Professor finalist for National Book Award

| News Manager

Carl Phillips, an English and African-American studies professor at Washington University, has been selected as a finalist for the National Book Award for his work, “Speak Low,” published in 2009. He has received two prior nominations for the award and progressed to the level of finalist, for “From the Devotions” and “The Rest of Love: Poems,” for which Phillips also won the Theodore Roethke Memorial Foundation Poetry Prize and the Thom Gunn Award for Gay Male Poetry.

“Speak Low” is one of five selected works in this year’s poetry titles for the National Book Award. The award will be given on Nov. 18 in New York City. Each winner will receive $10,000 and a bronze statue; each finalist will receive $1,000 and a bronze medal.

“I am excited and honored and kind of nervous. I’m in good company with the other writers,” he said. “Awards are never in my mind when I’m writing. Writing is a way of answering a life question. Prizes are kind of distracting in a way, and I think you’re a poet if you’re writing poems and if you do win a prize then it doesn’t mean you’re a poet. There’s a kind of randomness to prizes.”

Phillips said in regards to the work, “I think it’s got a certain greater clarity, but it’s hard for me to separate a book from the others because I think of it as one big poem. I like to think that it does something experimental in an unusual way.”


Phillips graduated magna cum laude from Harvard University in 1981 with a Bachelor’s degree in Greek and Latin. He received his master’s degree in Latin and Classical Humanities from the University of Massachusetts-Amherst.

After Phillips was accepted into former U.S. Poet Laureate Robert Pinsky’s creative writing program at Boston University, his writing career took off.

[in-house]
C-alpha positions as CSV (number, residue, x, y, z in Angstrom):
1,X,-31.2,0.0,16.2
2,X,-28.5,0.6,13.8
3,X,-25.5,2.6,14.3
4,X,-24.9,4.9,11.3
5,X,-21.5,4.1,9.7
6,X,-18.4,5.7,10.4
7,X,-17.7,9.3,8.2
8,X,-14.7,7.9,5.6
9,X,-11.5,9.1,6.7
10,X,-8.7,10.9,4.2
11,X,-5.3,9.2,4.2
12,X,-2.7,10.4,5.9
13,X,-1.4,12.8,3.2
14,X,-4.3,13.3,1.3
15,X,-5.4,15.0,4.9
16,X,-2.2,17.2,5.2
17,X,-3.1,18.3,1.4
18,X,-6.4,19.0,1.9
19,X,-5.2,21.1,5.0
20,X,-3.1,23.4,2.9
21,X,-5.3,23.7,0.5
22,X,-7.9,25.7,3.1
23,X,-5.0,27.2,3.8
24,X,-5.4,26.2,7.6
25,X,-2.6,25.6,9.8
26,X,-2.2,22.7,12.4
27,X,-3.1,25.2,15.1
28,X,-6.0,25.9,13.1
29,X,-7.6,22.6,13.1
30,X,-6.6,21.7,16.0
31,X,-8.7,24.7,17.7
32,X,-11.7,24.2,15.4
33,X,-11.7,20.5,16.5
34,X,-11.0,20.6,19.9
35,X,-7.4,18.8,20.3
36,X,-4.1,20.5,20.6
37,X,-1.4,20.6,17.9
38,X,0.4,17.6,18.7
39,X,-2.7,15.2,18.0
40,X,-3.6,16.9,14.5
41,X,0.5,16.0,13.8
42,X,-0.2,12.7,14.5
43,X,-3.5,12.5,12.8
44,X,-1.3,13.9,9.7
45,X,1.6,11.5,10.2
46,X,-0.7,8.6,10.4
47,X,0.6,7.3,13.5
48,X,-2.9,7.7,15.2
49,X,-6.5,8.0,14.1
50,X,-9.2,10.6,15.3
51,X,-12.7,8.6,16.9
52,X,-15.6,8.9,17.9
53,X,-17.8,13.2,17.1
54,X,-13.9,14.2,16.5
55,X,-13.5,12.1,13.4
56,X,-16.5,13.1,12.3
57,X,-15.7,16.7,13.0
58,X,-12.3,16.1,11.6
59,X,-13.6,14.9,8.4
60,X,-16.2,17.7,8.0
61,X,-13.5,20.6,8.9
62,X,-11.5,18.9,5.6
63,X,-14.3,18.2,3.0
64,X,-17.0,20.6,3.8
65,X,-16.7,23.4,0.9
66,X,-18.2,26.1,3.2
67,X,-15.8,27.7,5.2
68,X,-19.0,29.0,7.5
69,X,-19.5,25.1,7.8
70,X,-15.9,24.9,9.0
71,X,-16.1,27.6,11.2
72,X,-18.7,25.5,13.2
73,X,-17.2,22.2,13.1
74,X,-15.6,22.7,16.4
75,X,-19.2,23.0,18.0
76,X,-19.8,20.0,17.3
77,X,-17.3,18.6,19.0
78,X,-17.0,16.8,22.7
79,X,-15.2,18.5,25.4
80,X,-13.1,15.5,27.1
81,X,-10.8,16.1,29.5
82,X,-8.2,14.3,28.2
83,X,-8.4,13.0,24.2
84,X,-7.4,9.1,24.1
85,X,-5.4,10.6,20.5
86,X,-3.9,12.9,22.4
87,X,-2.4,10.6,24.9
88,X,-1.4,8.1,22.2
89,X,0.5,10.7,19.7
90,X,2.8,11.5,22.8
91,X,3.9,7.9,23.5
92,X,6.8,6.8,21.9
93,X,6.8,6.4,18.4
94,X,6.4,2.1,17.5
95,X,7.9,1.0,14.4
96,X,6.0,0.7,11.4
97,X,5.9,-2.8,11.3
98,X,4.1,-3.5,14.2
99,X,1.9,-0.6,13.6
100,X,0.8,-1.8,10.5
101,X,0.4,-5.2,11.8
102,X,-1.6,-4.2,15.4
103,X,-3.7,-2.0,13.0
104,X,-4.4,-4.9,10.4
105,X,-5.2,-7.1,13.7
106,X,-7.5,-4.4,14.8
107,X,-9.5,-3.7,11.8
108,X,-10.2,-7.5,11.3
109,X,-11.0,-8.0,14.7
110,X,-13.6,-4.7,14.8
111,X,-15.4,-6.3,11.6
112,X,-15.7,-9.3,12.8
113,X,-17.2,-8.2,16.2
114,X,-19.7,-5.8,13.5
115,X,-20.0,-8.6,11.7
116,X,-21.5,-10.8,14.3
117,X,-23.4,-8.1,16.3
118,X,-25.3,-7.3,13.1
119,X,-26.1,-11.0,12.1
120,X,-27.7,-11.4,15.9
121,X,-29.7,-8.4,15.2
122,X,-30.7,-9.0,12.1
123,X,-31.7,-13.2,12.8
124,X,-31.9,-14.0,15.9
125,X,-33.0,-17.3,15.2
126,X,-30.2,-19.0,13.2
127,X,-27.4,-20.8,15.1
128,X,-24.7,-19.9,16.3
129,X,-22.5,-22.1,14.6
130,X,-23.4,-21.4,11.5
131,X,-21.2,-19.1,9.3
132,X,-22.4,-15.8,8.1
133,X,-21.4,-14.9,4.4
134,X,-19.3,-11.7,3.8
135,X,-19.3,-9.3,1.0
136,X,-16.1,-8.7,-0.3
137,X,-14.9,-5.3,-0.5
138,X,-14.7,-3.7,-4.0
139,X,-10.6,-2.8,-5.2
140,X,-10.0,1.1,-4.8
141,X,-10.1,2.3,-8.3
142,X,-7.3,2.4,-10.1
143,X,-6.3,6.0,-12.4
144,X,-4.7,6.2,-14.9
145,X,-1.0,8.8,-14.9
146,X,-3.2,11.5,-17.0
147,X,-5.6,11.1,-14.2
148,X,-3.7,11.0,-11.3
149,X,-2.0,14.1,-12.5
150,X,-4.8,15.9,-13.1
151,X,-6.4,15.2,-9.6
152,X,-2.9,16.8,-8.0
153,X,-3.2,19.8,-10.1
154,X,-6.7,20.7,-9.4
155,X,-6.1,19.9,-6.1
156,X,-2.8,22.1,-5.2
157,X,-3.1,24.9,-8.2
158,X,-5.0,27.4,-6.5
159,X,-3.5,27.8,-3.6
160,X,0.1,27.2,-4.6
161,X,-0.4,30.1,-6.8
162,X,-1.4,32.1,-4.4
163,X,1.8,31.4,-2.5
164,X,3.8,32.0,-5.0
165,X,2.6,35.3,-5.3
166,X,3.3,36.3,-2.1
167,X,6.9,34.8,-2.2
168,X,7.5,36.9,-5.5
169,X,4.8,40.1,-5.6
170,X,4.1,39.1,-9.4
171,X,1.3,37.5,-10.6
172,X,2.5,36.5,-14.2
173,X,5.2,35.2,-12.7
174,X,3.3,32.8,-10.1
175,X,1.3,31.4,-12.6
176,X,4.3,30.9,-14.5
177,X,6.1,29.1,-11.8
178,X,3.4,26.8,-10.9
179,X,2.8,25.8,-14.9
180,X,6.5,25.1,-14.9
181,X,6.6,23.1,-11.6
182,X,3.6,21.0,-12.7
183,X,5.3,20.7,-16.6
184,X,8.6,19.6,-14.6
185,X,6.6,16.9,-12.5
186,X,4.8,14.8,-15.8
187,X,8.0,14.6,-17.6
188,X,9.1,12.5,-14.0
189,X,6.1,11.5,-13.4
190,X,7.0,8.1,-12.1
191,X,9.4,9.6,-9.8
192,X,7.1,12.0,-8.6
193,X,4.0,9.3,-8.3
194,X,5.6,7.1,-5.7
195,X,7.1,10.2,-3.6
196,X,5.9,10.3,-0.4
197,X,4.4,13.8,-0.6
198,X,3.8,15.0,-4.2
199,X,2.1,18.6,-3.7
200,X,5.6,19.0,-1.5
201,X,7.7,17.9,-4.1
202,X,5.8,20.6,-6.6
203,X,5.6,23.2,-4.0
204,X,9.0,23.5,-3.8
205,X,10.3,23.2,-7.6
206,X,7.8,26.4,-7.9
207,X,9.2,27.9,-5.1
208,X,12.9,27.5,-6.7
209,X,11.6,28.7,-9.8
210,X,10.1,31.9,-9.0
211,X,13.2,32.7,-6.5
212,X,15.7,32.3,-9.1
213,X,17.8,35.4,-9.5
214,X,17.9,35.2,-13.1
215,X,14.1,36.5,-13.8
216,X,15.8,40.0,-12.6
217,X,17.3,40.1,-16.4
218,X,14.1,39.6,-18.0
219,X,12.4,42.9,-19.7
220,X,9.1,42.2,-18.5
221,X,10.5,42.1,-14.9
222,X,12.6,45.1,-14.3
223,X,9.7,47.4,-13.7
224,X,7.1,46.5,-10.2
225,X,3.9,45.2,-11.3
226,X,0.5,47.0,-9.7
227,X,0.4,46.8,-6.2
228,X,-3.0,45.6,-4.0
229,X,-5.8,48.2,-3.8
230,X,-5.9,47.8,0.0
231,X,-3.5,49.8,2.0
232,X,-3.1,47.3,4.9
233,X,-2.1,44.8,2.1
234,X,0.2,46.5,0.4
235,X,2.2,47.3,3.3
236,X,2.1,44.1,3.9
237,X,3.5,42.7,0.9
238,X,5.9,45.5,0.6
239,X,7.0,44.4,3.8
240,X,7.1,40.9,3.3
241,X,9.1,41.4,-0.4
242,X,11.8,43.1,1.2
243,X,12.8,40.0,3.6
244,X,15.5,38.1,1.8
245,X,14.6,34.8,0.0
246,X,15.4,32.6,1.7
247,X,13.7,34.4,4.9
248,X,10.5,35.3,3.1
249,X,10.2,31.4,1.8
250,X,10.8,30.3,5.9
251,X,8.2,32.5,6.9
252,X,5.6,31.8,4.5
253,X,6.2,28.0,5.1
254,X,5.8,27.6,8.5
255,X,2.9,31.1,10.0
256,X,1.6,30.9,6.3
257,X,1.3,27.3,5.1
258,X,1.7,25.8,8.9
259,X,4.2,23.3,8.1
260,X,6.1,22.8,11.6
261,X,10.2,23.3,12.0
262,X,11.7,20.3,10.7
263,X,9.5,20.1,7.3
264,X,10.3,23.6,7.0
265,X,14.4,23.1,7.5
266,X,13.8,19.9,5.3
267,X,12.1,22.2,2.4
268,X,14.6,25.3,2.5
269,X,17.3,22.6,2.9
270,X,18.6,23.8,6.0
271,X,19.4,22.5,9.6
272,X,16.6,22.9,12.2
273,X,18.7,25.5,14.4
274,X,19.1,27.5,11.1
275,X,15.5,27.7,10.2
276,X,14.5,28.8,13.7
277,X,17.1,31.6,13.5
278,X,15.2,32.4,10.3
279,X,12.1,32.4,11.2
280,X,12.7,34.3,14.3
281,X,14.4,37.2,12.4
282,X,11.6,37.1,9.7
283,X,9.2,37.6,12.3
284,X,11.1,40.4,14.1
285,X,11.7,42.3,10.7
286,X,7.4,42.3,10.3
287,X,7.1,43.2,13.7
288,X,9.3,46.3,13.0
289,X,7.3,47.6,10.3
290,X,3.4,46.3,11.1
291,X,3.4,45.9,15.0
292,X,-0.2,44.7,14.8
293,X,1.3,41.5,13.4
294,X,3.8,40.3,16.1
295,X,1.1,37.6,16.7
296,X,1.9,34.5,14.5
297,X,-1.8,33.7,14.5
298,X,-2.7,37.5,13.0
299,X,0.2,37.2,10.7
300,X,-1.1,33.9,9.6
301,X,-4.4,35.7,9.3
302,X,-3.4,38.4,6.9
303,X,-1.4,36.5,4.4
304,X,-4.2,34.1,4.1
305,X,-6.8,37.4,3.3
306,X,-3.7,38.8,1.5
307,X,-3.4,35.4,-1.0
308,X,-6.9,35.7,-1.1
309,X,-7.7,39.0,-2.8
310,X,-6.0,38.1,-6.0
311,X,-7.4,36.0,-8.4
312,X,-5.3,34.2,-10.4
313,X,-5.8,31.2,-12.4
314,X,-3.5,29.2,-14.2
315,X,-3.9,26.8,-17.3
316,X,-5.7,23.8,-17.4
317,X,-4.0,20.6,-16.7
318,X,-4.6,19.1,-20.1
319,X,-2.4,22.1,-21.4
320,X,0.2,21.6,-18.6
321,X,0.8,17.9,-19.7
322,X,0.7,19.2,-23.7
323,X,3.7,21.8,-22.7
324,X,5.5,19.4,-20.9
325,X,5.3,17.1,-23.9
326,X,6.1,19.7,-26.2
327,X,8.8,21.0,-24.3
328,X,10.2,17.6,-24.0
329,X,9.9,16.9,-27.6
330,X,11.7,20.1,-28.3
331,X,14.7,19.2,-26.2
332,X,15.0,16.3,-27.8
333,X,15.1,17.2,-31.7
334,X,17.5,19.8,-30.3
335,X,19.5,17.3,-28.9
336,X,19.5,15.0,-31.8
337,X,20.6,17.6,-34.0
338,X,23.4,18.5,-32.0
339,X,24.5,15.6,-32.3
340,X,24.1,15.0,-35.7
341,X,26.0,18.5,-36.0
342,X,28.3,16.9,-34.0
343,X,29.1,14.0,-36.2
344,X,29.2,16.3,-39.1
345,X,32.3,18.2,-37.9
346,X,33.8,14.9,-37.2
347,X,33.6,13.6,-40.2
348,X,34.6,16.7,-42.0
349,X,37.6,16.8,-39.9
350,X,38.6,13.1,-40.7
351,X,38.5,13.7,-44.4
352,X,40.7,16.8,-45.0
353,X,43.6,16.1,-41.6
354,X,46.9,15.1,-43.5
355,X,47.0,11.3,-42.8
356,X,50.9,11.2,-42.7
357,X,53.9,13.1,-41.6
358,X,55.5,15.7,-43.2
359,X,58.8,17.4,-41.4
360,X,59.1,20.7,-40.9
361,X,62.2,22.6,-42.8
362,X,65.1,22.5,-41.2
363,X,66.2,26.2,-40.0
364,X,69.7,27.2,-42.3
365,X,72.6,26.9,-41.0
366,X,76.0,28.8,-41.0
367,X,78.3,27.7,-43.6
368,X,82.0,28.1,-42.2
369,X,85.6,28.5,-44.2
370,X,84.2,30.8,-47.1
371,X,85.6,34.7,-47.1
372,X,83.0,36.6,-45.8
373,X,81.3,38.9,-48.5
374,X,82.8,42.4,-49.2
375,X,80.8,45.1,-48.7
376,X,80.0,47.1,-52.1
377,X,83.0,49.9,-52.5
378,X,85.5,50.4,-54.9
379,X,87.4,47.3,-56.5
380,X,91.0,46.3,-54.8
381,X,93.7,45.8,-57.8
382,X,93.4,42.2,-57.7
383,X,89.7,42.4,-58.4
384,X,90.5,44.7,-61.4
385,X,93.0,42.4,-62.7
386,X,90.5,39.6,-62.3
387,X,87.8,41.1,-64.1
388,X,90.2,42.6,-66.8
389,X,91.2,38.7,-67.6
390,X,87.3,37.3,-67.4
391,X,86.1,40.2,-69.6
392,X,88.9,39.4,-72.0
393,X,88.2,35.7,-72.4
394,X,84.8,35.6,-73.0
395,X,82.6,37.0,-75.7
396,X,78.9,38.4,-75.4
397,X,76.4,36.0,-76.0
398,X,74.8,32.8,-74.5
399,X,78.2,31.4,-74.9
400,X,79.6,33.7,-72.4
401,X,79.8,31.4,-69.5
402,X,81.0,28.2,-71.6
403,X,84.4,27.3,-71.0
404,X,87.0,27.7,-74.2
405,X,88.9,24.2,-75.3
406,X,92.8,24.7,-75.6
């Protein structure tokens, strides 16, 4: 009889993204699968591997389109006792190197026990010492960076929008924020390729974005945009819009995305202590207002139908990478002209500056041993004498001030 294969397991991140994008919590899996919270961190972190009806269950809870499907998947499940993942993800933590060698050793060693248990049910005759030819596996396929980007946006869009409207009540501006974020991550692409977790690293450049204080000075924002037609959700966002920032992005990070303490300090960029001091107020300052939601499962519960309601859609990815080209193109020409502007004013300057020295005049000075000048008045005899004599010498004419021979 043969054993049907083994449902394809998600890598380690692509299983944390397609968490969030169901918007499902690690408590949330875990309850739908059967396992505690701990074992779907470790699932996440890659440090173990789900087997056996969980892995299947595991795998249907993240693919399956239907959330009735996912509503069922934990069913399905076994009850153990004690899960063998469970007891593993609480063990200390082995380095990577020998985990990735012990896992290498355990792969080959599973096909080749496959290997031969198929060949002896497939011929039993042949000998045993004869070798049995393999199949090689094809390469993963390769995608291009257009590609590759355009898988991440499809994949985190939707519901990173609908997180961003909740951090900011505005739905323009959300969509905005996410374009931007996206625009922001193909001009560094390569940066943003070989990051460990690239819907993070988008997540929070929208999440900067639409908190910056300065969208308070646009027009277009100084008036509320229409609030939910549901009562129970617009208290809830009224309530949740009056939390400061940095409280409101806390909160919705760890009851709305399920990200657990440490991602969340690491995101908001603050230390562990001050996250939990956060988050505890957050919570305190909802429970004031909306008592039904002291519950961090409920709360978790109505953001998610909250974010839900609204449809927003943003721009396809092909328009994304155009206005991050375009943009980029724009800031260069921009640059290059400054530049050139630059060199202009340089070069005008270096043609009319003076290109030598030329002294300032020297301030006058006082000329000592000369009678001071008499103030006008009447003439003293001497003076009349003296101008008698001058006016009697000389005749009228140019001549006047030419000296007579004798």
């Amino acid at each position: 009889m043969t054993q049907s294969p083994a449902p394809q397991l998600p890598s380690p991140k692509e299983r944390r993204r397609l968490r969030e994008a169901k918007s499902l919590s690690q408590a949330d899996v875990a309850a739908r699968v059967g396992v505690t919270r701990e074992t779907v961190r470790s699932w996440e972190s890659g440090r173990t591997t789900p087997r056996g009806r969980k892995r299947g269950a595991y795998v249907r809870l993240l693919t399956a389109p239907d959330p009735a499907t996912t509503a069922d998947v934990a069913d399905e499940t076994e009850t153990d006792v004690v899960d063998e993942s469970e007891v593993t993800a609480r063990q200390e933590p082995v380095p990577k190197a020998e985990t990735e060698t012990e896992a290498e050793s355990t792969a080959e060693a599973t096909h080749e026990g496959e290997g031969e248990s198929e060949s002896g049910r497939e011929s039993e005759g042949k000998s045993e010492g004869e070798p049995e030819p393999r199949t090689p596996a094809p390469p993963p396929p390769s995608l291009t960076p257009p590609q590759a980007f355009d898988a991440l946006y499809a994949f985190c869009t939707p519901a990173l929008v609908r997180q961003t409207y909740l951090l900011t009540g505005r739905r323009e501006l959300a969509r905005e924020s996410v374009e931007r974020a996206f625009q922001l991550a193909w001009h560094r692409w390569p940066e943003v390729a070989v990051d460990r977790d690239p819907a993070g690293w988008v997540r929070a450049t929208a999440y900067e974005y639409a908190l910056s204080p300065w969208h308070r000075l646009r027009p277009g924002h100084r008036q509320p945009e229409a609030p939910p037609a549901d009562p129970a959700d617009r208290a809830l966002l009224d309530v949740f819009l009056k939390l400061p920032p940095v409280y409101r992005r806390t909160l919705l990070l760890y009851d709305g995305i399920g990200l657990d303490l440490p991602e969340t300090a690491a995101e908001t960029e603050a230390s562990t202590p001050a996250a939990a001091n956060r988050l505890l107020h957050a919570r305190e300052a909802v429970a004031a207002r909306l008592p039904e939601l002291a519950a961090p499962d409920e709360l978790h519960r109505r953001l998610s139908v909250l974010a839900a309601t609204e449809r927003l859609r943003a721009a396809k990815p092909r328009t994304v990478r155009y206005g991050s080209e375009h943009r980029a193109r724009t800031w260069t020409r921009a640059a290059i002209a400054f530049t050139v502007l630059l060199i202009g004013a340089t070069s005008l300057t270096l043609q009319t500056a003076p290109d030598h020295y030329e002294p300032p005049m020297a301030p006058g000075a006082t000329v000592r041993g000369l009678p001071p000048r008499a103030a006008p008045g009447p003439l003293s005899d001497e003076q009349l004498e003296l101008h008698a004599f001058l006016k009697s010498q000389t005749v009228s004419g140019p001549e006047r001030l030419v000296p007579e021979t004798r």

Phillips has written 10 collections of poetry. He has been recognized for his literary talent since his first book, “In the Blood,” which won the 1992 Samuel French Morse Poetry Prize.

Phillips is committed to teaching at the University, where he works alongside graduate students in the creative writing program.

Rebecca Jensen, a creative writing graduate student whom Phillips taught for two years, said Phillips’ poems possess an uncommon humanity.

“There is a universal quality to what he writes. I always feel like I learn something about life and human nature whenever I read any kind of his poems,” Jensen said. “So not only do they kind of bring you in through their beauty and the elegance of their style and his unique sense of words, but there’s a deeper resonance there.”

Alec Hershman, a graduate student who is one of Phillips’s advisees, said, “As a teacher he’s a very sympathetic reader, he’s quite good at taking students’ work on its own terms and really offering feedback that way. And as a writer there’s nobody else who really sounds like him right now; he’s done such an interesting job of bringing syntax back to poetry.”

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